About half of all vocational teachers (51 percent) also felt prepared to handle problems using basic algebra, although fewer (29 percent) felt prepared to deal with high-level math problems. About the same percentage of academic teachers as vocational teachers felt prepared to teach basic algebra (53 percent), but they were more likely than vocational teachers to feel prepared to handle problems beyond the basic level (39 percent).
Vocational teachers as a group also indicated different levels of preparedness depending on their area of primary teaching assignment. To examine these differences, vocational teachers were divided into four groups: business/office education teachers; trade and industrial education teachers; technology education/industrial arts teachers; and vocational teachers teaching other subjects.
Overall, most vocational teachers, regardless of primary teaching assignment, felt well prepared to teach occupational y related principles (percentages ranged from 88 to 94 percent; Table 7). Business/office education teachers (79 percent) and those teaching other vocational subjects (81 percent) felt better prepared to teach material involving writing assignments than those who taught trade and industrial education or technology education/industrial arts (60 percent for each). However, fewer than 10 percent of business/office education teachers felt prepared to teach any of the scientific principles and were also less likely to feel prepared to teach math beyond basic algebra (19 percent) than their counterparts in trade and industrial education (32 percent), technology education/industrial arts (41 percent), and other vocational education (31 percent).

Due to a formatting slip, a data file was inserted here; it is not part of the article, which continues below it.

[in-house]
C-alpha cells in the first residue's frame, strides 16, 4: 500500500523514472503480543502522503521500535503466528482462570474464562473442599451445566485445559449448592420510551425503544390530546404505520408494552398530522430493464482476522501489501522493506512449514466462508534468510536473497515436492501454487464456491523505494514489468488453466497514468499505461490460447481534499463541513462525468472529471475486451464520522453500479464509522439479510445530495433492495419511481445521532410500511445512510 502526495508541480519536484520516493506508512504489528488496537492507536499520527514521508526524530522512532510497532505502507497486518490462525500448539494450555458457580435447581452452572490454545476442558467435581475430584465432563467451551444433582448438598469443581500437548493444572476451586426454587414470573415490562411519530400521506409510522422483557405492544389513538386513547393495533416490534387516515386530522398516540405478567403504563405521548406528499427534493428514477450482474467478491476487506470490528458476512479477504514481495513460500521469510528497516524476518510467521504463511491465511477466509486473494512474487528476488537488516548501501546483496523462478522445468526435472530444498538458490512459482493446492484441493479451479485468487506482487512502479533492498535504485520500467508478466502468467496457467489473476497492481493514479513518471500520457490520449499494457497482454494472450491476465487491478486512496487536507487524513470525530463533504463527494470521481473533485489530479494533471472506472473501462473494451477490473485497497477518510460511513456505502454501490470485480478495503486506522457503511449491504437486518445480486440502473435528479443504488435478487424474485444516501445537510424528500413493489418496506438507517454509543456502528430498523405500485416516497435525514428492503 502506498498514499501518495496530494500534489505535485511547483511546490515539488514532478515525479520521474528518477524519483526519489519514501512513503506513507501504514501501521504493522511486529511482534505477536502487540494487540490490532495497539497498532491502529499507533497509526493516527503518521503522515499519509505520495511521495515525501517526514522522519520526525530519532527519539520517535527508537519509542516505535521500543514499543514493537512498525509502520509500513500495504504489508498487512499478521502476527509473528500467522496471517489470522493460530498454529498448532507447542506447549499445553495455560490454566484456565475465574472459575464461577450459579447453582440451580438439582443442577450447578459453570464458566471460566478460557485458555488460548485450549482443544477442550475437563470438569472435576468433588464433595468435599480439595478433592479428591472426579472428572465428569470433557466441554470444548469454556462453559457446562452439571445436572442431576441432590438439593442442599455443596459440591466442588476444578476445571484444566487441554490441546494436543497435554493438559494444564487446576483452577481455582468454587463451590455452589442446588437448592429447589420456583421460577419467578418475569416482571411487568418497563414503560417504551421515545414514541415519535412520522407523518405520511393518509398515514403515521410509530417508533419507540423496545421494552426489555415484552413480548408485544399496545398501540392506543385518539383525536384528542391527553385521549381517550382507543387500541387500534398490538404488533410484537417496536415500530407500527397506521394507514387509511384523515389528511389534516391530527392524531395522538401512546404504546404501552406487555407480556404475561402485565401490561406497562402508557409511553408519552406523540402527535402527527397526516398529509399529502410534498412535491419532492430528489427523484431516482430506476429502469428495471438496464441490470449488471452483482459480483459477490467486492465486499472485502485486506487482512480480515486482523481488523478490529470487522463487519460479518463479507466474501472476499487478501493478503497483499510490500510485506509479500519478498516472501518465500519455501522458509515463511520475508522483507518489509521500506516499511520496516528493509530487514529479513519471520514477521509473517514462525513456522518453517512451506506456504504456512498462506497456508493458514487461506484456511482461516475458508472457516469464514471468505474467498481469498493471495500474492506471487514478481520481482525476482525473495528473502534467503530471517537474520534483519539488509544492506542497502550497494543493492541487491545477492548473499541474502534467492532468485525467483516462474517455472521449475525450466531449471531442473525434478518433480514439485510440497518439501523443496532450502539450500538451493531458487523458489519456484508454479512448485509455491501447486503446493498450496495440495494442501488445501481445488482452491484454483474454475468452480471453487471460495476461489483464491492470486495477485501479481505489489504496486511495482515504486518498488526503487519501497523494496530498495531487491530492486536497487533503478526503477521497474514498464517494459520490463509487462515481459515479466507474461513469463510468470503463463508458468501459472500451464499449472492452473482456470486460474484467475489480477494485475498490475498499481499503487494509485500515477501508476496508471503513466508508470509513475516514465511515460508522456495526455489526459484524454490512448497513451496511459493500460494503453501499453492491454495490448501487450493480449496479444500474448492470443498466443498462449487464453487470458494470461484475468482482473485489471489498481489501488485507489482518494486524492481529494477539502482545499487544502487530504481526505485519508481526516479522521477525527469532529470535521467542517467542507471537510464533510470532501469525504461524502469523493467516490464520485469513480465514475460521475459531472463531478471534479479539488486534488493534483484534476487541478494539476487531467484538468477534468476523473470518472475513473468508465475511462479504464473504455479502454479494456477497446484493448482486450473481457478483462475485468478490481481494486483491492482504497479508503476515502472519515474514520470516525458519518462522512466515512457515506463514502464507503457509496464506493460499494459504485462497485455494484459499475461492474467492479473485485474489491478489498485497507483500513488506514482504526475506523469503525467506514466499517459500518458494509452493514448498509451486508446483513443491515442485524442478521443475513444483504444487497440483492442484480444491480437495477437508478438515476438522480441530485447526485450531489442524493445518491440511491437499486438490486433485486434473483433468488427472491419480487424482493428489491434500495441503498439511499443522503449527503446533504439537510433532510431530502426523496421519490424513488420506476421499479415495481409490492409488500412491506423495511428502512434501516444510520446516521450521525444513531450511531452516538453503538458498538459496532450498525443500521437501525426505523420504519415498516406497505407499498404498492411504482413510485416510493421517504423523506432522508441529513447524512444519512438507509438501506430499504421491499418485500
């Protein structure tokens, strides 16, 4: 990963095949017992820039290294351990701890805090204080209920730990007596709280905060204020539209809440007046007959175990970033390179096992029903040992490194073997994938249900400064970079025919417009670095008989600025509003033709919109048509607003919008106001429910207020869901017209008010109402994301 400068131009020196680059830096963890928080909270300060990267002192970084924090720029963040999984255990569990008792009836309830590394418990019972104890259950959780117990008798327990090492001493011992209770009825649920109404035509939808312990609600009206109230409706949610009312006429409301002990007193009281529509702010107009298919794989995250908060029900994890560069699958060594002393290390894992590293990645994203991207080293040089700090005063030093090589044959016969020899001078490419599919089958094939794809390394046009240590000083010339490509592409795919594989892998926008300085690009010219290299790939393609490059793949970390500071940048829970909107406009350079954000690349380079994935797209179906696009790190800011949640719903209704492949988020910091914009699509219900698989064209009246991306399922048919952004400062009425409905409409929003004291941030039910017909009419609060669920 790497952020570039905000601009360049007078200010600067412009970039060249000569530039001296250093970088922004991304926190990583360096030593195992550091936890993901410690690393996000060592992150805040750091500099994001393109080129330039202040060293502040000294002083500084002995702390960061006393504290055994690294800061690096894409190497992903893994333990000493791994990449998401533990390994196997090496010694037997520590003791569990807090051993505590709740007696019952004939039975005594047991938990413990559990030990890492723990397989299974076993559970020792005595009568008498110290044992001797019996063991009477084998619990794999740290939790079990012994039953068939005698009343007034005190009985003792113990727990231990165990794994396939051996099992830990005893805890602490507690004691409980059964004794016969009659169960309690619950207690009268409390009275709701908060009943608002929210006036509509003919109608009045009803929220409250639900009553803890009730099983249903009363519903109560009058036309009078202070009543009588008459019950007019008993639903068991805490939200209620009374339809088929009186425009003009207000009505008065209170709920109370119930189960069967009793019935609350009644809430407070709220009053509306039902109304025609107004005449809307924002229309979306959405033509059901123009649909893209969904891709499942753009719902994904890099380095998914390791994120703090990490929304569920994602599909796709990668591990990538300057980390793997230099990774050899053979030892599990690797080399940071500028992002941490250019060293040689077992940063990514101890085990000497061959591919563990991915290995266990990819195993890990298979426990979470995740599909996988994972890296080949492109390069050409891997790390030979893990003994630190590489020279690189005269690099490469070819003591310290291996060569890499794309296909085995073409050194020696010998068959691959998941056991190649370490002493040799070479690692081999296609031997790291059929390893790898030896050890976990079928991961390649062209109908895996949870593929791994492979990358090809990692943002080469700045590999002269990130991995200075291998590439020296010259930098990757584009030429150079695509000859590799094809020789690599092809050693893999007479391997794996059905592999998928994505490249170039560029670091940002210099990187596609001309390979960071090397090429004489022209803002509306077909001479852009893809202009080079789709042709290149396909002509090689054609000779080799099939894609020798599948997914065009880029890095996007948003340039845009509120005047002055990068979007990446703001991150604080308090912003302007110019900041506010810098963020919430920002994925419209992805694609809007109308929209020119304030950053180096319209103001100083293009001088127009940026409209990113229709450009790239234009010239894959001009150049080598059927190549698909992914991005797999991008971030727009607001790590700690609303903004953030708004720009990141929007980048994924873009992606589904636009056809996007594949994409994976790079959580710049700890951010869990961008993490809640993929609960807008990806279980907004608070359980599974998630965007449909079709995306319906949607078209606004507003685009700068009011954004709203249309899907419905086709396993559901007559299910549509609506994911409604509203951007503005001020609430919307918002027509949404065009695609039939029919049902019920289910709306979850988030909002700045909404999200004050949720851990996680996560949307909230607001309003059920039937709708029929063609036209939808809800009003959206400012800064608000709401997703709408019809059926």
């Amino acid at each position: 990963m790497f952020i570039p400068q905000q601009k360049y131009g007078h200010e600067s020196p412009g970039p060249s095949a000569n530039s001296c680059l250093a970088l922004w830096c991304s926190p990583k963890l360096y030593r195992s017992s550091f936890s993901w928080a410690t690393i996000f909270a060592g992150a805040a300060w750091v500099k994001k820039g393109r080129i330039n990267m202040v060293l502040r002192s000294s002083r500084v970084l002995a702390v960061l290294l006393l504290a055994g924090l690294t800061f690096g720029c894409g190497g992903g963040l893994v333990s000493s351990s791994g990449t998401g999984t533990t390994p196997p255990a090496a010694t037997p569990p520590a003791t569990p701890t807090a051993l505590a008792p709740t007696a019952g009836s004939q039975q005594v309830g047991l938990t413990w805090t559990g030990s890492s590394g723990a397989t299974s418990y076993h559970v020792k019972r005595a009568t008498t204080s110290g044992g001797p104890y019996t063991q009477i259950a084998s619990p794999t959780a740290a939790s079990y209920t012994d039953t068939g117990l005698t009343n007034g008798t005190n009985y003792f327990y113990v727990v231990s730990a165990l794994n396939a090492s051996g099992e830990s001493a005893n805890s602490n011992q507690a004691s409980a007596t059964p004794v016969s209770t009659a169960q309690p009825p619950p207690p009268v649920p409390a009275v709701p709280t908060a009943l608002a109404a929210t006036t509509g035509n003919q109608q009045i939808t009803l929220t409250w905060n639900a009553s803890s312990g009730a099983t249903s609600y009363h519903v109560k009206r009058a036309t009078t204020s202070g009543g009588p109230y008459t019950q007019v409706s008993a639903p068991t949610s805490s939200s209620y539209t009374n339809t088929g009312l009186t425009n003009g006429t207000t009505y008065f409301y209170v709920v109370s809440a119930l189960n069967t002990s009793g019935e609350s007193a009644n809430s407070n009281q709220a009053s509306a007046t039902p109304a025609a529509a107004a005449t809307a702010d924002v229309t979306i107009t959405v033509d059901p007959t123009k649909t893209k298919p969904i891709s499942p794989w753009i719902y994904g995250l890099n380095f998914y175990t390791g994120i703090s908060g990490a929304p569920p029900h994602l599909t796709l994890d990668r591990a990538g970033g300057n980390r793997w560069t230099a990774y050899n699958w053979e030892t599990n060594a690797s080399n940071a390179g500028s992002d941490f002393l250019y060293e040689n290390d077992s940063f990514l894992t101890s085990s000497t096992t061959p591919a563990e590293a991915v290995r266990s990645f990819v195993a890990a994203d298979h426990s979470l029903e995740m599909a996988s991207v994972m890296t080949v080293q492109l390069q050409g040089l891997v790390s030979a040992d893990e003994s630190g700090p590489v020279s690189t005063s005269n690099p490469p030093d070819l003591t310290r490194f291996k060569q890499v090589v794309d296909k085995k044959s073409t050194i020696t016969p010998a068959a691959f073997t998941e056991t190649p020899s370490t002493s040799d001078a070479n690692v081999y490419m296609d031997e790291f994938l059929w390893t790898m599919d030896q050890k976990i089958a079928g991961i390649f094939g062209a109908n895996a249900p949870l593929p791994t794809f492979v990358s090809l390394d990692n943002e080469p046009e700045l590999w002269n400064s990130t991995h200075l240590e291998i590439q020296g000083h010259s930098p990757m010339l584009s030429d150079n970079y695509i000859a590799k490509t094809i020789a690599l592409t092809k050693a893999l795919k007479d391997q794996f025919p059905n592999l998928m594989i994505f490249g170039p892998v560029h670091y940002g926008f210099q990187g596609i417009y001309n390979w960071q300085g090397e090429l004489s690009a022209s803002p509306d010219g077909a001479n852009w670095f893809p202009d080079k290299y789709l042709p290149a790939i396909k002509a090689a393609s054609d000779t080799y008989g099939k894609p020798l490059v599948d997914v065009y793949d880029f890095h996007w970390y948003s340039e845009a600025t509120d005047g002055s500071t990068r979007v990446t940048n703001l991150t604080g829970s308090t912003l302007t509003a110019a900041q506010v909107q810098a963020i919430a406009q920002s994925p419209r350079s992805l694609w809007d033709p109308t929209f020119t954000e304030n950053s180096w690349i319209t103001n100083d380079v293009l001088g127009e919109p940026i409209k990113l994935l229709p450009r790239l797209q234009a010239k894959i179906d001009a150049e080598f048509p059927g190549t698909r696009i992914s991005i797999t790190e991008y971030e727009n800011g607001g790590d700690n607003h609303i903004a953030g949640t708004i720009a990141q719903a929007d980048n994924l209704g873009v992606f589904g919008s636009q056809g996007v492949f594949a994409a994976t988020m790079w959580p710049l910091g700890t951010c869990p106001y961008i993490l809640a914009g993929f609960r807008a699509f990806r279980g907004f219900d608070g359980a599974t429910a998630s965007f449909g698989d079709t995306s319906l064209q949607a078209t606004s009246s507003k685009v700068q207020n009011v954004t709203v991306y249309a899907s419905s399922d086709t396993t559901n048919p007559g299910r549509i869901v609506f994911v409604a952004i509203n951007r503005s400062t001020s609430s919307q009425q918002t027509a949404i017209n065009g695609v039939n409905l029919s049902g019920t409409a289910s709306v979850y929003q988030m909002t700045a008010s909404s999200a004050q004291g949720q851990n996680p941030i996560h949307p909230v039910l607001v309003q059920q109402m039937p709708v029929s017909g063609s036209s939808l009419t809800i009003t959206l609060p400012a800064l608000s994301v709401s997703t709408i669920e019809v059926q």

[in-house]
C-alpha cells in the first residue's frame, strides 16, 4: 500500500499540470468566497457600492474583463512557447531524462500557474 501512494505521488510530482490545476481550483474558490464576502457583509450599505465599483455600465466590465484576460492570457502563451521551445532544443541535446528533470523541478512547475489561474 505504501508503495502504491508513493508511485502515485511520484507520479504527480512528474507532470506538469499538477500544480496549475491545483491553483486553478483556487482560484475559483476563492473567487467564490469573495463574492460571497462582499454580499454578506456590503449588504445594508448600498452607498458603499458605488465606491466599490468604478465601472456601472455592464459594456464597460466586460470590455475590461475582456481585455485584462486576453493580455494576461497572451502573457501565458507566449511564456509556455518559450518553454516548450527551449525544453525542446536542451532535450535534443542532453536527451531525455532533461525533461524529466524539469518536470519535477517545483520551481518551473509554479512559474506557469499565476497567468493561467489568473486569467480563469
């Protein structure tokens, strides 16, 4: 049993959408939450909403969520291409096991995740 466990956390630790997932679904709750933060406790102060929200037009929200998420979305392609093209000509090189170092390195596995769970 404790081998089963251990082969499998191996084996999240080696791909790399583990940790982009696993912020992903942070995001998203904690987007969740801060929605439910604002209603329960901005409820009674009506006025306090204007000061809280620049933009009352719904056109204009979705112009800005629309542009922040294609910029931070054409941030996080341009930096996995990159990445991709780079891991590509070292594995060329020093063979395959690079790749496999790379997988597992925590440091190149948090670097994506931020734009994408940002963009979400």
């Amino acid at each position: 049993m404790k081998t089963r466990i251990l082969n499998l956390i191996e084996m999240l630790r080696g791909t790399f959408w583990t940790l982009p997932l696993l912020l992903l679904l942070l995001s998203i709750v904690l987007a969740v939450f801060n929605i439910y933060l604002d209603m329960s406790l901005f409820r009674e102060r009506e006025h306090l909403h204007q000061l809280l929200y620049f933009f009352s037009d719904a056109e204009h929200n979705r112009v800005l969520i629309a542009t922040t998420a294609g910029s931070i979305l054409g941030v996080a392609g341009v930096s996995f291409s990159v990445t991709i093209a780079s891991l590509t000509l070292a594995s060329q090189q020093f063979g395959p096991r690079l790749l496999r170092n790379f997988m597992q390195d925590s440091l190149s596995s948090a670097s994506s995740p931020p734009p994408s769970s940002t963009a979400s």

Technology education/industrial arts teachers felt more proficient than business or other vocational teachers to teach subject material involving physics and mathematics beyond the basic algebra level, Fifty percent of these teachers felt prepared to teach physics compared to 3 percent for business/office education teachers and 33 percent for other vocational education teachers. Additionally, 41 percent of the technology education/industrial arts teachers were prepared to teach advanced math compared with 19 to 32 percent for other groups.
Teachers were asked how often they coordinate curriculum or team teach with other teachers. This would indicate some integration of vocational education and academic curricula.
Overall, only about 10 percent of teachers indicated that they typically (often or always) coordinate course curricula or team teach with teachers of English, mathematics, science, vocational education, or some other subject (Table 8). As might be expected, academic teachers were least likely to coordinate curricula or team teach with vocational education teachers. Only 3 percent of academic teachers interacted with vocational teachers in this way compared to the 5 to 13 percent of vocational teachers indicating they coordinated efforts with other subject area teachers.
Vocational teachers were most likely to coordinate with other vocational teachers. Over one-third (37 percent) of these teachers team taught or coordinated curricula often or always with other vocational teachers.